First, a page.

From PC World Online
Boost Your Penguin Power
by Dan Berkes, special to PC World

Do you want to make your Linux PC run even better than it already does? You're probably not experiencing any performance or stability problems--Linux has earned its reputation as a rock-solid OS, after all--but there's at least one Linux power-user trick you should be aware of. Recompiling your Linux kernel may sound about as fun as a root canal, but it's a relatively simple process that leaves you with a leaner, faster Linux system. How? A smaller kernel--the very nucleus of the OS--takes less time to boot, takes up less space in memory, and rids you of system components you simply don't need.

Let's get more specific: At the heart of Linux is the kernel--the core code that controls every aspect of your system, divvying up resources to programs and coordinating the flow of data to and from your computer's hardware and peripherals. Unlike the Windows kernel, Linux's kernel is completely configurable. You can add and remove support for various types of hardware, optimize the kernel for your particular processor, and more.

Linux was designed to run as easily as possible "out of the box," so most versions ship already configured for every type of hardware and every networking protocol imaginable. By tailoring your Linux kernel to your particular machine and eliminating support for devices you don't own and protocols you'll never use, you can boost Linux's performance to new levels. This process is called recompiling the kernel, because after we tell Linux exactly what we want (and what we don't), we then let it compile a new, customized kernel, converting the source code into machine language your computer can understand.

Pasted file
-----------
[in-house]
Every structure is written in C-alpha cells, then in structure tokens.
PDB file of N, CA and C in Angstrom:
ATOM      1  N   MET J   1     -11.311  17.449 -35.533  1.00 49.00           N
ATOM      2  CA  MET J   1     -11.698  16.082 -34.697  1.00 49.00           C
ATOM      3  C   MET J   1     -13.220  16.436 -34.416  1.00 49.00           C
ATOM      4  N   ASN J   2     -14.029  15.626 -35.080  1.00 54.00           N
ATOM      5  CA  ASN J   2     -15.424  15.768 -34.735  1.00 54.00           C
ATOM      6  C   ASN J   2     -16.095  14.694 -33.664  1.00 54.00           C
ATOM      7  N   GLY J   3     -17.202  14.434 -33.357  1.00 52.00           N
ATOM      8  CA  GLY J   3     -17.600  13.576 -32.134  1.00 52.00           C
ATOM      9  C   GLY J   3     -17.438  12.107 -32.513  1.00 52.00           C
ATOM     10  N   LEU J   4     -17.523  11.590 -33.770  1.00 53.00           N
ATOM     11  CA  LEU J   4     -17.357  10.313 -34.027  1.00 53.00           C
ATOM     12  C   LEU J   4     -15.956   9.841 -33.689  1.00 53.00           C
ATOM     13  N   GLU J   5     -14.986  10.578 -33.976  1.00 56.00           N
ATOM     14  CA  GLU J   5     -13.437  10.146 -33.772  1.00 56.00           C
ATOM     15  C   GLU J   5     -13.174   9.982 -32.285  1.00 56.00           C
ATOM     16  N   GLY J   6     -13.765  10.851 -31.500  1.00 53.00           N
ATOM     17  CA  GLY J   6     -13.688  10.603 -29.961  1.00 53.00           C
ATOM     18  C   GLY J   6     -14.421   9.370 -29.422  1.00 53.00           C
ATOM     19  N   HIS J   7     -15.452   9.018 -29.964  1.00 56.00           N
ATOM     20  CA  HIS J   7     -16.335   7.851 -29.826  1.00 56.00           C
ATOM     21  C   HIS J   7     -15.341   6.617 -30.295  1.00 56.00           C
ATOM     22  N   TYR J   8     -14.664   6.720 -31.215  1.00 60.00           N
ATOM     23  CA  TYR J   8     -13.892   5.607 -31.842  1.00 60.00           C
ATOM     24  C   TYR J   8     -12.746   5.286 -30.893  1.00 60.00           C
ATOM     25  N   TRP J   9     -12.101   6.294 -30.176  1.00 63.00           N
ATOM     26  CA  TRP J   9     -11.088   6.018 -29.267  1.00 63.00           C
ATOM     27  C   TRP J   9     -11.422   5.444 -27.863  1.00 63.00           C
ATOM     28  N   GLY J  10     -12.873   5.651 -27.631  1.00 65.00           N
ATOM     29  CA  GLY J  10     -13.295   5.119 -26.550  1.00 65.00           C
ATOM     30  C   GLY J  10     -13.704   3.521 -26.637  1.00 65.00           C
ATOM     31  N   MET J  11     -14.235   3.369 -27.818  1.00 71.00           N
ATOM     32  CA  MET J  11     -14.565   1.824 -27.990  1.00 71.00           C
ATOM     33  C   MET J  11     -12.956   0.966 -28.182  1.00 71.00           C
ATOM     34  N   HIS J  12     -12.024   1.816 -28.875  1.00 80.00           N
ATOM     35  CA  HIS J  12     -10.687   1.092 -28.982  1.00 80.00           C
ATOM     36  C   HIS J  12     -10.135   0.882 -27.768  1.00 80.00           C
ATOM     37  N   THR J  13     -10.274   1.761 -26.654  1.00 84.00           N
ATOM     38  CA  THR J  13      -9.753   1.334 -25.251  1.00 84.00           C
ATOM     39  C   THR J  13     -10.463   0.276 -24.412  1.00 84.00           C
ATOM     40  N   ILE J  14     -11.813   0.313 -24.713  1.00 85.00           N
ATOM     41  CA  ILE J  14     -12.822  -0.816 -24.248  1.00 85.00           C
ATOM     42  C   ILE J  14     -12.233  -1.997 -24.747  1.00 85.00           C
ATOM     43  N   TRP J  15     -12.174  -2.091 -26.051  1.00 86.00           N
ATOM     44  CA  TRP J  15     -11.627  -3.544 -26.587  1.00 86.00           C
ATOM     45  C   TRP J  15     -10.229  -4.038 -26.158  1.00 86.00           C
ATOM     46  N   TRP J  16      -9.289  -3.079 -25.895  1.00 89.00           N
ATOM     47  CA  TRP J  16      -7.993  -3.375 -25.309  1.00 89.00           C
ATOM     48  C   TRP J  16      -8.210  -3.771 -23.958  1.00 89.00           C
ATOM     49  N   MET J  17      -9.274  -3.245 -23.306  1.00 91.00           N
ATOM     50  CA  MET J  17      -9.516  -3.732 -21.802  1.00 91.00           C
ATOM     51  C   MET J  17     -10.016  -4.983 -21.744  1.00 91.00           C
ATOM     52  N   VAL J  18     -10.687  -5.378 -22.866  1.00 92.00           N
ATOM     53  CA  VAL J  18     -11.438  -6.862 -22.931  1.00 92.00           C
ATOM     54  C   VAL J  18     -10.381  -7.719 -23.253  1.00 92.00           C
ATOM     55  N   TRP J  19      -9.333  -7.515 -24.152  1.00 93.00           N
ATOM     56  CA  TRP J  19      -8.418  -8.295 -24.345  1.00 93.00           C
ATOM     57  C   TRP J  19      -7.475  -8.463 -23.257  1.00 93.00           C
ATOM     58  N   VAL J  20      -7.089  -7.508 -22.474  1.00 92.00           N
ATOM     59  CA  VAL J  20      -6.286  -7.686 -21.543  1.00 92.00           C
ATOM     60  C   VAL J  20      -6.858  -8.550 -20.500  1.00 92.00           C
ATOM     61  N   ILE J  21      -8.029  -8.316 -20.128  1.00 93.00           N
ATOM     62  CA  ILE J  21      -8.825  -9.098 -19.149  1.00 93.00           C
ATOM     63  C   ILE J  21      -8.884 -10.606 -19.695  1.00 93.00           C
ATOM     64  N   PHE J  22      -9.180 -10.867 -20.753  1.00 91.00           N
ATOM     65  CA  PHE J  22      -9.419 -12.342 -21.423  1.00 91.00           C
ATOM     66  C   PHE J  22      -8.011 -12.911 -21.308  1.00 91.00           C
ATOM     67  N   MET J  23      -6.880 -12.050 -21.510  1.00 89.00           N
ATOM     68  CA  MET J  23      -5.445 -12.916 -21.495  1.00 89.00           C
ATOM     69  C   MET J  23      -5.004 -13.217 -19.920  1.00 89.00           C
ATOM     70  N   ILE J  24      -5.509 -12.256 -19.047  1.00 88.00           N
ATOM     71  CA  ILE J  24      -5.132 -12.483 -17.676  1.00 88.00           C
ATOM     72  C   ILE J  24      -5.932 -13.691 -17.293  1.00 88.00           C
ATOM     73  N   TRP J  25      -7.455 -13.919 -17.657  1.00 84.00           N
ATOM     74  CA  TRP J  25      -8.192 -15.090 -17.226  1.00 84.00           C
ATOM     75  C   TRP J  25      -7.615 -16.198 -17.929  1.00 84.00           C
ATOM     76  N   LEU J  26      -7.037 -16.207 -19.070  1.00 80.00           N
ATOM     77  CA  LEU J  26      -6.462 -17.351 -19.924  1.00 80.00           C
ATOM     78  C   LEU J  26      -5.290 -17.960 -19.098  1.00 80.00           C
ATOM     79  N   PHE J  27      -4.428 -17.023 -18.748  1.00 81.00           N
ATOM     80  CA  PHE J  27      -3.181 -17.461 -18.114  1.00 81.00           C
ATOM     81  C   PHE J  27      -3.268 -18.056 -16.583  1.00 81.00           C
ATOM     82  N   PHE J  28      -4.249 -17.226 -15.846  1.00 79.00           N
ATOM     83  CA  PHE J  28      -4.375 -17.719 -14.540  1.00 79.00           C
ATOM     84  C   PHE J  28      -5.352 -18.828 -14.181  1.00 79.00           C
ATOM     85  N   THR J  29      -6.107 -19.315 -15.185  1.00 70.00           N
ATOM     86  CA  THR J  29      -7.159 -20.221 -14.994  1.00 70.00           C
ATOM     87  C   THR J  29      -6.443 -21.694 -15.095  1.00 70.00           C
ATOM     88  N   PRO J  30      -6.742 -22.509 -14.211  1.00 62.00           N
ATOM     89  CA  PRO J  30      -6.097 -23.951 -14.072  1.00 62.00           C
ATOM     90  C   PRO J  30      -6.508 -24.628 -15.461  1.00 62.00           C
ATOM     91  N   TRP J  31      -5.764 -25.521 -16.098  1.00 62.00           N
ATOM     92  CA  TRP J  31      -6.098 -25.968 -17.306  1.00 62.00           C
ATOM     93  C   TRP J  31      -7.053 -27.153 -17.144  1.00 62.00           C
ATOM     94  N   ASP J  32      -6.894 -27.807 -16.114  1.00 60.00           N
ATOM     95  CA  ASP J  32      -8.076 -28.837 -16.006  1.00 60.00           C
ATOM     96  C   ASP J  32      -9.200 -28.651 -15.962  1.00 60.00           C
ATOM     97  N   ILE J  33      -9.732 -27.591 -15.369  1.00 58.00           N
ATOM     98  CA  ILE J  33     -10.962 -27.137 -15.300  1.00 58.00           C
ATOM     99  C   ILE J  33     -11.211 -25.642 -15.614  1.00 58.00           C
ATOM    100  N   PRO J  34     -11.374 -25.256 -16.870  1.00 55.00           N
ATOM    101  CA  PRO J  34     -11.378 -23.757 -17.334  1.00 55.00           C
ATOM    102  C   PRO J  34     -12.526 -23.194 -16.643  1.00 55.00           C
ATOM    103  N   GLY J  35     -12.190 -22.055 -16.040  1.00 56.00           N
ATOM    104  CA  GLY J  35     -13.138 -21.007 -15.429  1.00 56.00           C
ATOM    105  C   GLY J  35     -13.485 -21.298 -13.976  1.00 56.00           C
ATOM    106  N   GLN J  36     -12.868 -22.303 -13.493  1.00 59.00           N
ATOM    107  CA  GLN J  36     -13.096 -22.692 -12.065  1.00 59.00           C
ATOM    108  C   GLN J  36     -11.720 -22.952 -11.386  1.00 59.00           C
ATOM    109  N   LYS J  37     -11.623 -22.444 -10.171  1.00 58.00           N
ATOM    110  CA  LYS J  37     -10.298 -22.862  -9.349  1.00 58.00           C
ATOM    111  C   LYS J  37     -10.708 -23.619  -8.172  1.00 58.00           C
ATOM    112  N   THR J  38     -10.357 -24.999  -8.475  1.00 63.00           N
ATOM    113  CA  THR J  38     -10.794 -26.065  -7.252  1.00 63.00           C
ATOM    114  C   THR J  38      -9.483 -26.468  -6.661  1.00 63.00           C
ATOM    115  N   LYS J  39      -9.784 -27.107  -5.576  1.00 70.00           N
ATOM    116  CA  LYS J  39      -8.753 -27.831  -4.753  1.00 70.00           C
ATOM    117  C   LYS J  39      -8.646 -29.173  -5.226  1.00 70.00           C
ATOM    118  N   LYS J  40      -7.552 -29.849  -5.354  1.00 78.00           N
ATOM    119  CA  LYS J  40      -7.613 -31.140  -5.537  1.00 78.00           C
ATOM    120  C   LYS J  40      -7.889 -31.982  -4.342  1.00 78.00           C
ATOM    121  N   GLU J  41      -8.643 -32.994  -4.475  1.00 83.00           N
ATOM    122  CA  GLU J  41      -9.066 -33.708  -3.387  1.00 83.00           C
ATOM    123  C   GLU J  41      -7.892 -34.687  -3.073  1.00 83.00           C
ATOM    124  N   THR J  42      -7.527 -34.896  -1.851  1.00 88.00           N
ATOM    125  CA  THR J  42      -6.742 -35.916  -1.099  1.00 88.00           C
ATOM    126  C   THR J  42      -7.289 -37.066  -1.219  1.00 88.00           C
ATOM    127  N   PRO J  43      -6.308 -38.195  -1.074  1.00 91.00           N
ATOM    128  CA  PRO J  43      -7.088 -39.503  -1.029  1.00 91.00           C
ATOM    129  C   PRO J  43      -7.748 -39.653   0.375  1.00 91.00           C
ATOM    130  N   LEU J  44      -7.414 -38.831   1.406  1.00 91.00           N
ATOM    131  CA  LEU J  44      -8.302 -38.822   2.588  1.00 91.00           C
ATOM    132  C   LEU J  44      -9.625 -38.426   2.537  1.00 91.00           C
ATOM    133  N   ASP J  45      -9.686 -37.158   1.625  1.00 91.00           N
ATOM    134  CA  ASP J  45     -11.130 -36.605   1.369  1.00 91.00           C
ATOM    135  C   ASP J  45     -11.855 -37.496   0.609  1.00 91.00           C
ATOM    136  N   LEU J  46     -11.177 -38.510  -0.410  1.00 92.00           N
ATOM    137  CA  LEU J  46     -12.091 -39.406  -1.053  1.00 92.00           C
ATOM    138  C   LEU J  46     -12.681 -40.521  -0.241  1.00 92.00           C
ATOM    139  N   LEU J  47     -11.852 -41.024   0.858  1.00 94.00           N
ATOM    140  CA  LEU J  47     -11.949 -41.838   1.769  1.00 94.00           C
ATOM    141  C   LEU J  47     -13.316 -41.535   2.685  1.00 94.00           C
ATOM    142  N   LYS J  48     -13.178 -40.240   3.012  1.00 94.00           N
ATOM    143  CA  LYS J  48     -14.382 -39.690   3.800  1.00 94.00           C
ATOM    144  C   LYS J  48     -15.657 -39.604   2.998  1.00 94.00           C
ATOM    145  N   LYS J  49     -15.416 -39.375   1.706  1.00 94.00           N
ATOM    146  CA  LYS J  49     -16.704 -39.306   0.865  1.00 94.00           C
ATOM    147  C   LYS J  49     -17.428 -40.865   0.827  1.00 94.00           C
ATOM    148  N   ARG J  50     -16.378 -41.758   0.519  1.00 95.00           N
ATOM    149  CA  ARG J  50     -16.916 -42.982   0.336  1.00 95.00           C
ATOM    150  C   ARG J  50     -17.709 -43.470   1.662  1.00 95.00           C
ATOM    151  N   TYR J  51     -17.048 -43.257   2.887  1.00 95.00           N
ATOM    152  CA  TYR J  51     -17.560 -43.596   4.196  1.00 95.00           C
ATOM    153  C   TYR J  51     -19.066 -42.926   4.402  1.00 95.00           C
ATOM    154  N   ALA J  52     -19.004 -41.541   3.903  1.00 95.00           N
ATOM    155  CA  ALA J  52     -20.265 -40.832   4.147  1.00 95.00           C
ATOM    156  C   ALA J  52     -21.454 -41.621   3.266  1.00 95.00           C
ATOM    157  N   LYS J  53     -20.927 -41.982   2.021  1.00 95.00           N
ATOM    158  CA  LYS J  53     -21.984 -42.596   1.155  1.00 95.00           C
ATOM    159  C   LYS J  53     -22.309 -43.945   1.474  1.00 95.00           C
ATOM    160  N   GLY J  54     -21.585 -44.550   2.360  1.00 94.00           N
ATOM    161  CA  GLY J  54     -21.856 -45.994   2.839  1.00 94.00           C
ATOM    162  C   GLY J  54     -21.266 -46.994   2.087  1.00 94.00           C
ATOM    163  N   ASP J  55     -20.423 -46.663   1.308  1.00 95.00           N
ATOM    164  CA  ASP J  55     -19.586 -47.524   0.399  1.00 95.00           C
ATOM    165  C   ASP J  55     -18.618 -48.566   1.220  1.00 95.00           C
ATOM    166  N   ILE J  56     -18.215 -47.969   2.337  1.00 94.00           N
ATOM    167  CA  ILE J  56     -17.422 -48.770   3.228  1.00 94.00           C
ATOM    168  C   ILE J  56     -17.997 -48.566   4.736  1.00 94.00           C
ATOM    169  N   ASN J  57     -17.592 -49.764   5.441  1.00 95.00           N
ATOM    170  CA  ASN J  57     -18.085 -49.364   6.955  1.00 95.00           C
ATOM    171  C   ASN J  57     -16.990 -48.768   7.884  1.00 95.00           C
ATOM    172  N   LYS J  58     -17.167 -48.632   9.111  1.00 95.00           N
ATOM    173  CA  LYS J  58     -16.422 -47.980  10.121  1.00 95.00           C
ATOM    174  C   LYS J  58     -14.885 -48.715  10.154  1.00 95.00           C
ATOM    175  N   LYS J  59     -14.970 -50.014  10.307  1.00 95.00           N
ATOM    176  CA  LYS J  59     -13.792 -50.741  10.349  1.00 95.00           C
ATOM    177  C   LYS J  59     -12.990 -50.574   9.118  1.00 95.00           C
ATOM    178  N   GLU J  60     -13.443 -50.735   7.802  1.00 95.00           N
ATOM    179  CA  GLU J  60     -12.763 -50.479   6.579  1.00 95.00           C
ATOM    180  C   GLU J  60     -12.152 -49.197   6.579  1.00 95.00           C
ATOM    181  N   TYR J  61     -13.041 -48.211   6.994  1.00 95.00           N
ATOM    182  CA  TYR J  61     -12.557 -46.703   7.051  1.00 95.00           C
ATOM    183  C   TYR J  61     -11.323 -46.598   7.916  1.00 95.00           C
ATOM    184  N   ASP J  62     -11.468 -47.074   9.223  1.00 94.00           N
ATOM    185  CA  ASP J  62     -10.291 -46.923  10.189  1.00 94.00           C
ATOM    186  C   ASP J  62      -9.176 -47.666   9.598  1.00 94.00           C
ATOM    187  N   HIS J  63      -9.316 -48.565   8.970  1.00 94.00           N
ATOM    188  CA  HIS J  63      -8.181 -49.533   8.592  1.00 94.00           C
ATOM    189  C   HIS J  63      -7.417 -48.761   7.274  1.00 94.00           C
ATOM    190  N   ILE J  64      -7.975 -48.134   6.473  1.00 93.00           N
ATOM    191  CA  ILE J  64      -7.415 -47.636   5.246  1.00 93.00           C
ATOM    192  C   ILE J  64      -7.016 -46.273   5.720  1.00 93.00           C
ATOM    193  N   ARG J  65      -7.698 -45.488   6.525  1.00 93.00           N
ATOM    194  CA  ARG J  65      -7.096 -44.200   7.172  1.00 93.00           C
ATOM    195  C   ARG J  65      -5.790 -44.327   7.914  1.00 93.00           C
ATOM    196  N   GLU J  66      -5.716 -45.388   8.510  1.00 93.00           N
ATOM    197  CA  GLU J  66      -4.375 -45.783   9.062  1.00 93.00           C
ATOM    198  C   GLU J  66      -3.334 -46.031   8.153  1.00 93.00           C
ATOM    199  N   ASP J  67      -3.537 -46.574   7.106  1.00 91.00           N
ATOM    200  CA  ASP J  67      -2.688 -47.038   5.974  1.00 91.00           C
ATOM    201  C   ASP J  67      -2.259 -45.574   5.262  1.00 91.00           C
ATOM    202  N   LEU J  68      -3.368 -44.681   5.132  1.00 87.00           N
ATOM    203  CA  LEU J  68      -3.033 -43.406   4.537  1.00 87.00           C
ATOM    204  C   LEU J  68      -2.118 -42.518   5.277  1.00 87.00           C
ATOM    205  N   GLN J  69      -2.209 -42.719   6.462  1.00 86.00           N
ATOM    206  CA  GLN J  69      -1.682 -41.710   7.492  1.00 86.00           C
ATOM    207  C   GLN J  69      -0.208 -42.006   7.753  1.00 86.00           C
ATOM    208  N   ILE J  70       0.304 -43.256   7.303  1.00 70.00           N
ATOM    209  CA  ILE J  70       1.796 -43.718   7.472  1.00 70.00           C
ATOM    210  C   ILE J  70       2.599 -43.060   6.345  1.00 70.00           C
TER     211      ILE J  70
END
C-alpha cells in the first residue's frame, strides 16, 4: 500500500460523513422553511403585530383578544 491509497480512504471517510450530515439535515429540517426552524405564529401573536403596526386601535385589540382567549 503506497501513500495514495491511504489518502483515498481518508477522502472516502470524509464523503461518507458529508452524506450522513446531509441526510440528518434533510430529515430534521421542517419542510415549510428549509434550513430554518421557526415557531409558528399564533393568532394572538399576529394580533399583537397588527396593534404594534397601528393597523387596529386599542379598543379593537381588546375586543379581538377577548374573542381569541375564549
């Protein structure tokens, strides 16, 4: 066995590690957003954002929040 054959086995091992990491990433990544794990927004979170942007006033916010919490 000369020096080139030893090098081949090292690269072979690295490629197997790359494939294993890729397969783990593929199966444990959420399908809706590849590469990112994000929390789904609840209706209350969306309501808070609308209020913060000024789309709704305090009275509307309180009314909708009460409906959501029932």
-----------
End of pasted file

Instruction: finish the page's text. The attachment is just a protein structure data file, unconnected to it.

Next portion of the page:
For the sake of simplicity, we'll assume for this article that you're using Red Hat Linux (for instructions on installing it, see "Get Started With Linux" (/heres_how/article/0,1400,11379,00.html) ). But most of the kernel recompilation process is the same for all distributions (including Caldera, Debian, and Mandrake), so users running non-Red Hat flavors can benefit, too.

One warning: While recompiling the kernel isn't difficult, one wrong move can render the Linux side of your machine unbootable. Read through this entire article first, to be sure you're comfortable with the task ahead of time. If you're not, leave well enough alone; your Linux system will function fine with its default kernel. If you think you can handle it, before you do anything else, back up crucial data to removable media, and be sure you have a Linux boot disk ready in case disaster strikes (you should have created one when you installed the OS).

But if you carefully follow our instructions and pay attention to the information Linux provides--built-in help is available during the most difficult part of the process--you should pull through safely, and with a better setup to boot (pun intended).

Got Boot Disk?

To start, you'll need to log on as the root user on your computer. (You assigned yourself a root user password when you installed the operating system.) And you'll need to be in a command shell to follow the steps in this article. If your copy of Linux boots up to a text console, you're ready to roll. If you boot to an X Windows session, you'll need to open a terminal window (on the default Red Hat GNOME desktop, click the button on the taskbar that looks like a computer).